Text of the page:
The Missoula City Council unanimously approved zoning changes Monday night that set the stage for annexation of 3,200 acres west of the city, including Missoula International Airport, Missoula Development Park and Canyon Creek Village subdivision.
The vote came despite complaints from landowners and developers at the development park, who said they’ll be forced to pay higher taxes and abide by stricter city regulations governing landscaping and business signs.
A public hearing and vote on the annexation plan is set for Monday, Dec. 10.
First, though, the city needed to approve new zoning districts for the heavily developed area, which is now governed by Missoula County zoning and regulations.
And that’s where the complaints came Monday night.
Ken Johnson, president and owner of CM Manufacturing, said his business was one of the first tenants at the development park when it moved onto its 2-acre lot 21 years ago.
He’s in the midst of a major expansion, a testament to his aerospace manufacturing company’s trusted relationship with all the major aircraft manufacturers.
“When we started 21 years ago, we did not know what growth we would go through,” he said. “We are adding 7,000 feet.”
His issues with the annexation include landscaping, lawns and islands that will be required in his parking area once the development park is under city jurisdiction.
That means more expense, more irrigation, larger water usage and higher bills – and creates safety issues for the semis that pull into his plant each day, Johnson said.
“The majority of my lot is going to be lawn that I’ve got to put water on consistently every day,” he said. “It is a real struggle. The requirements, I feel, are out there.”
When he purchased the property and built his business, he gave up his right to protest annexation – in exchange for hooking up to city water and sewer lines, Johnson said.
Now he wants to protest, but cannot. And he said other development park tenants feel the same way.
“I don’t think any of the other business owners out there support annexation,” Johnson said. “My taxes are going to go up, probably 25 to 30 percent. I’m not happy about that. I wish there was some way I could protest it. Apparently, I can’t and I’m disappointed with that.”
“It’s an industrial park,” Johnson said. “What do you want? Do you want trees, shrubs? Or do you want companies to come in and create decent jobs in this area?’
Developer Joe Easton was also unhappy. He was at Monday’s meeting representing the owners of an 18.2-acre property at the 6000 block of Expressway in the Missoula Development Park.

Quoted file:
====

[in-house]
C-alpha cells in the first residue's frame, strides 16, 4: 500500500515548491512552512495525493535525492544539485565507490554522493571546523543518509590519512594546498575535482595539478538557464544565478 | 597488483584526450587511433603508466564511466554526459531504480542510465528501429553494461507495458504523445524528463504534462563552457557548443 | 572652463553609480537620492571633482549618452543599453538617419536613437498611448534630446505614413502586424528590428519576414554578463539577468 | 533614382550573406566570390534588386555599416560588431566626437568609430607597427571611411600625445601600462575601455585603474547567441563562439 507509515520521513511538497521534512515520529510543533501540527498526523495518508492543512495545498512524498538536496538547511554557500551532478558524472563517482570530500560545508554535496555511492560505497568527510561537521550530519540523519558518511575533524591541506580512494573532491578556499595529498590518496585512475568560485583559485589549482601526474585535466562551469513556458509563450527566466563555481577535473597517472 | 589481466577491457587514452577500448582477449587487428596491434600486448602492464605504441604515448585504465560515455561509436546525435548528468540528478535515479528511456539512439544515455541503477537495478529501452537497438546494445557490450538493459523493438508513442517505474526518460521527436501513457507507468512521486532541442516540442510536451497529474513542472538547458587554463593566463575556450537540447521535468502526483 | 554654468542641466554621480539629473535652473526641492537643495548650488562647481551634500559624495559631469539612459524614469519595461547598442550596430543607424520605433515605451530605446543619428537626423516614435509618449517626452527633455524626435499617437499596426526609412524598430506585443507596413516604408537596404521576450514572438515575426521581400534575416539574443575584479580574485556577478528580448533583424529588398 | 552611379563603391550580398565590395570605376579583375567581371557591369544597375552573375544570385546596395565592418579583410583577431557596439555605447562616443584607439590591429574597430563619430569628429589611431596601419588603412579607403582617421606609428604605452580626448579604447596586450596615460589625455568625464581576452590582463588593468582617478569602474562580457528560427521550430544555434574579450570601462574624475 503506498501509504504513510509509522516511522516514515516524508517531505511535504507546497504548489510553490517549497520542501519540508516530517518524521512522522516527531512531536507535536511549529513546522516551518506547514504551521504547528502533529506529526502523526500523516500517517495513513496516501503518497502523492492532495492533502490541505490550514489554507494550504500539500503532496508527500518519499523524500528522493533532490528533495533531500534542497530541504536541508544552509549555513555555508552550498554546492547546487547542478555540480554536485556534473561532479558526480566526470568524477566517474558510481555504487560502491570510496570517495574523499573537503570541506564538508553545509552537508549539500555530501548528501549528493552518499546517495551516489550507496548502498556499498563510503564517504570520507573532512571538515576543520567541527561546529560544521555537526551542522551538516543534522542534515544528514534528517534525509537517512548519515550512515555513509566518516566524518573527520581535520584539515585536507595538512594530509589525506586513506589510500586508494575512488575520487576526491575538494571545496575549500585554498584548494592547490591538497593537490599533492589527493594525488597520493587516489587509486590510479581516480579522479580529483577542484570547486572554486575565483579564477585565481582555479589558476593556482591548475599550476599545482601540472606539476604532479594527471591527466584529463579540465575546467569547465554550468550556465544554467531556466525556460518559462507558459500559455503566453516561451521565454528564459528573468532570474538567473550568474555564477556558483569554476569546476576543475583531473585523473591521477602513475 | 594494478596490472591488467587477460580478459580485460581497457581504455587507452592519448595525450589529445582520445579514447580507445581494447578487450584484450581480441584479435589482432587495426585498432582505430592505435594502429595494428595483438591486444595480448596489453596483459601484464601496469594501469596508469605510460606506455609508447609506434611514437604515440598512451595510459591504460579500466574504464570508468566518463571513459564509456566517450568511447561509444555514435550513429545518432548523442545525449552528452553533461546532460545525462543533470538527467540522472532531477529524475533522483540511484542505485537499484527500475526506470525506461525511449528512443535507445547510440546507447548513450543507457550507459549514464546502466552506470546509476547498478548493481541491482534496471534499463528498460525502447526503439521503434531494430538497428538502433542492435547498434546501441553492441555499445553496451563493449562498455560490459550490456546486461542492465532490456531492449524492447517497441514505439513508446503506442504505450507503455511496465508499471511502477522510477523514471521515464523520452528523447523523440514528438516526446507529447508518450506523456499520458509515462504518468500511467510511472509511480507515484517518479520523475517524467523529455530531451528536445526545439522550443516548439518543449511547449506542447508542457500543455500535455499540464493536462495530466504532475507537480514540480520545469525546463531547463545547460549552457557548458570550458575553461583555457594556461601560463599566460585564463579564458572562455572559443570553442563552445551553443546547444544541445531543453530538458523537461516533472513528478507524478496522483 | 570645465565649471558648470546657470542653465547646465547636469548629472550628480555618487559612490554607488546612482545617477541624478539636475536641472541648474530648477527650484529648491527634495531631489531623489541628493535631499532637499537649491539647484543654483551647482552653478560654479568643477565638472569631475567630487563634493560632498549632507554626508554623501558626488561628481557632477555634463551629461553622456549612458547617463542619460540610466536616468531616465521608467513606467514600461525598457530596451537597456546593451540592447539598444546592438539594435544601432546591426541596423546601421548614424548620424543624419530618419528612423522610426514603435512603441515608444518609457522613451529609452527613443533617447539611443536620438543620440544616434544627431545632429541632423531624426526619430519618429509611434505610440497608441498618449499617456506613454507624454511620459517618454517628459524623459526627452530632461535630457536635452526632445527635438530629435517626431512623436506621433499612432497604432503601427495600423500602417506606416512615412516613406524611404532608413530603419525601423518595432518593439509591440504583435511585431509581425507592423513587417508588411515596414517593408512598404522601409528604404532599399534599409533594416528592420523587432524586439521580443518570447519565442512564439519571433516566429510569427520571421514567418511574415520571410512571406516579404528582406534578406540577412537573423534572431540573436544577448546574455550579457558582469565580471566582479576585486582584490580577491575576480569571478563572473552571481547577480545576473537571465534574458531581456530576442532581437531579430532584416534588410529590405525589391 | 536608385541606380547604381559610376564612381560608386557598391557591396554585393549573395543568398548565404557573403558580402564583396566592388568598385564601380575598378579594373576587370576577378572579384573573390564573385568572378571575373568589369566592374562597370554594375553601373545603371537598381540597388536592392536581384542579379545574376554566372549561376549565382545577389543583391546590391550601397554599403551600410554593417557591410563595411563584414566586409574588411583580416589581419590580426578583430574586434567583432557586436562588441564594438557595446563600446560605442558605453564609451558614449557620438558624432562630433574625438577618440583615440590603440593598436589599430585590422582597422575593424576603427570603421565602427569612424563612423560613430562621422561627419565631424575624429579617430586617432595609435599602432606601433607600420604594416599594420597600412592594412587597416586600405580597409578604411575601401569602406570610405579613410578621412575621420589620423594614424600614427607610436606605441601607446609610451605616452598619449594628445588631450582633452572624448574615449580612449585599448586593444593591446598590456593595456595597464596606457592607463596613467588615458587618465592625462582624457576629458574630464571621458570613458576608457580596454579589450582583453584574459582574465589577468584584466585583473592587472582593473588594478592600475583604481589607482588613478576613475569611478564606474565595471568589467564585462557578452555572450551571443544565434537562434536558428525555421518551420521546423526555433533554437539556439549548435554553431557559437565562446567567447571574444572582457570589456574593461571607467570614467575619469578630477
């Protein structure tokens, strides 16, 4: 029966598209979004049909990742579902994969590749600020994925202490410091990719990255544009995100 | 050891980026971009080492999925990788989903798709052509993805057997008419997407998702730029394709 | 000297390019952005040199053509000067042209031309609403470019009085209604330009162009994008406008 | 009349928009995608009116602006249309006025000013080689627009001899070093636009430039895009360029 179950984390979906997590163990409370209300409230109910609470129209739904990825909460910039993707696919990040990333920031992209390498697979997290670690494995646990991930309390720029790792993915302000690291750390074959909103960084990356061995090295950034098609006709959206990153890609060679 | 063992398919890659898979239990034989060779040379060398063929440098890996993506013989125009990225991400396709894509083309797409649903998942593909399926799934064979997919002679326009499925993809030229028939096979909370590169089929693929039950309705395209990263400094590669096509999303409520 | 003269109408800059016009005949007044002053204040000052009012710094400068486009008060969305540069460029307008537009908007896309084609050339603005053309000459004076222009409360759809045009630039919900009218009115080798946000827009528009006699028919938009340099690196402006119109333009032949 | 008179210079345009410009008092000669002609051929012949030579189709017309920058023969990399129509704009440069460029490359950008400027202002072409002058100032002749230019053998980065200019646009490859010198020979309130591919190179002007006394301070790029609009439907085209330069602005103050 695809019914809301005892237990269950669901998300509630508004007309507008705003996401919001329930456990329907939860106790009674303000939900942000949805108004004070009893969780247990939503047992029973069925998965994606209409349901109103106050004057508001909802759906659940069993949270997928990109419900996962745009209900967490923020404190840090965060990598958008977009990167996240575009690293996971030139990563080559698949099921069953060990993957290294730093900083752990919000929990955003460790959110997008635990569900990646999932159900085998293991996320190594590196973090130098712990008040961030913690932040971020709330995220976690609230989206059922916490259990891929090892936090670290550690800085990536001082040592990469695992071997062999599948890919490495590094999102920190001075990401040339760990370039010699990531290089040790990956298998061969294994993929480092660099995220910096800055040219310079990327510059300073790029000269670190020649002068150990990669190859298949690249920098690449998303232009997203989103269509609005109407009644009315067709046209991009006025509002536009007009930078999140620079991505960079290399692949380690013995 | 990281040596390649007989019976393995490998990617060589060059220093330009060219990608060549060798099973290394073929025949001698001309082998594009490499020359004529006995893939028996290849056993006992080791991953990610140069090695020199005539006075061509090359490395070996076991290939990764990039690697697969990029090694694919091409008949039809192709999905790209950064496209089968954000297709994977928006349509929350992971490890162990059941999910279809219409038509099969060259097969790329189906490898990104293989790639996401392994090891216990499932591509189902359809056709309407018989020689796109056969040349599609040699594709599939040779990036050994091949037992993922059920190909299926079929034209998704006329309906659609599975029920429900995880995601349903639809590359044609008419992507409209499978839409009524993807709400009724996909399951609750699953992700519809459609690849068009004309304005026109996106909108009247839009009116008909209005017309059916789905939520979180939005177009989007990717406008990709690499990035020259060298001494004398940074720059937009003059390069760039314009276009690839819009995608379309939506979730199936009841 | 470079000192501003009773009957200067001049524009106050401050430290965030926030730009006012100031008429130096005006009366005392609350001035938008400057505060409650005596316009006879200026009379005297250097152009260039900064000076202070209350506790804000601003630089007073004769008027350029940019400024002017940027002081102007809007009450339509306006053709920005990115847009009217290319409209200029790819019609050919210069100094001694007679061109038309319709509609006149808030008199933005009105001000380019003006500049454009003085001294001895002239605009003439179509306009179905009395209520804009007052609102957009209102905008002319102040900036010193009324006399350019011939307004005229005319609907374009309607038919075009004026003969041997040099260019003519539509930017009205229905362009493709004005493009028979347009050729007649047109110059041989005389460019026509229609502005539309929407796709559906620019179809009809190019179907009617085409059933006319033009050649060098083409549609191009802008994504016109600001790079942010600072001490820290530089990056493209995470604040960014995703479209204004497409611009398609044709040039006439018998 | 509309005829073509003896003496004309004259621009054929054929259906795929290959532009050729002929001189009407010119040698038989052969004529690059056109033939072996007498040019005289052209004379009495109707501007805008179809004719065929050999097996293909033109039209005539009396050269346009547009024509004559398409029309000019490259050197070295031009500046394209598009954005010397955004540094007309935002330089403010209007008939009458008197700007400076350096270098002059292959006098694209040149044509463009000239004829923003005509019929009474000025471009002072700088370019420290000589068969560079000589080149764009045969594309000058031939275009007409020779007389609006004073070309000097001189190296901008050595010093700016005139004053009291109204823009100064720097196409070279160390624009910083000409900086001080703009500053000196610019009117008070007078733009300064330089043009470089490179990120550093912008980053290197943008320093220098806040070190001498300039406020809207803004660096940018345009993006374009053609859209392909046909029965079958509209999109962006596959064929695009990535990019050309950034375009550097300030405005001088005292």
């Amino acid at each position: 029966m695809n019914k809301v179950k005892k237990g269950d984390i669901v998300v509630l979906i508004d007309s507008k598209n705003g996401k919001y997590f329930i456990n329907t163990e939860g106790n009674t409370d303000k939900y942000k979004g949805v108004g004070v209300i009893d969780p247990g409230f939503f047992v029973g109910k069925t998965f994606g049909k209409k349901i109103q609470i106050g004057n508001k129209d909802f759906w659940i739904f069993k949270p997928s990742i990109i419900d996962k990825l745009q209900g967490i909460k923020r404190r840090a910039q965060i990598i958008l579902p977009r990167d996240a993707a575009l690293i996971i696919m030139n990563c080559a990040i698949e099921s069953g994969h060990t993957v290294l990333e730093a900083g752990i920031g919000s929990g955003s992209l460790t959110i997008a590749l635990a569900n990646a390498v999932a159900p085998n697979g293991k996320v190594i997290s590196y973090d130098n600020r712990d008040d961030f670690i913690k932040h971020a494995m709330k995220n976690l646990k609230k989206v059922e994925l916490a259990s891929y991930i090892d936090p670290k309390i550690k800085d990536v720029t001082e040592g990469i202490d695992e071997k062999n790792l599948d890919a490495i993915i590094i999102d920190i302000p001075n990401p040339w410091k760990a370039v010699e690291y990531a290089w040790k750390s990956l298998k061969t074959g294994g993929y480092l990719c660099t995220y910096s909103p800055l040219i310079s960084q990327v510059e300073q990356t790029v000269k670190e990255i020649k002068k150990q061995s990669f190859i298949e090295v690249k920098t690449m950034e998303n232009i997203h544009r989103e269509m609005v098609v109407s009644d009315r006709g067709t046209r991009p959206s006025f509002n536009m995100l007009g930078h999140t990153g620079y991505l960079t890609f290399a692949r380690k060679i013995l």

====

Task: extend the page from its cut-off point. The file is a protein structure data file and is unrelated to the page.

“We’ve had a project planned and in front of the county for more than a year,” he said.
Now the signs he told clients could be placed on their buildings – in accordance with county sign codes – would violate city sign regulations.
The county’s code allows a secondary sign of less than 200 square feet located on the secondary frontage of a building. City zoning only allows signs on the front of a building.
“Our clients bought this location and are developing the project with the intention of having signage on that north side,” Easton said. “There are five other examples of signage on the north side of the building – including Minuteman Aviation, Temp Right and others.”
The solution, Easton said, was to roll forward the existing sign code with the county development park.
Although council members said they understood the business owners’ concerns, and a few said they wished there were a solution, all 11 in attendance ultimately voted for the new zoning districts.
They urged the concerned businesses to talk with city Development Services officials about their concerns, and to possibly request variances.
“We would be happy to fix these issues as they come up,” said Councilwoman Heather Harp.
“I have full faith that Development Service will work through these issues with you,” said Councilwoman Julie Armstrong.
Mary McRae of Development Services said the sign ordinance differences aren’t that significant. The complaint is basically about sign location and height, she said.
The location some of the businesses want is facing Interstate 90 – which would be allowed under county rules, but not in the city. The height now allowed is about 30 feet, but after annexation will be 20 feet.
As approved, the new city zoning districts include:
- An aviation zone A that will cover Missoula International Airport and its related businesses and agencies, and even any future airport-based hotels.
- A Neighborhood Character-Missoula Development Park overlay that will apply to the city’s standard limited industrial and community commercial zoning.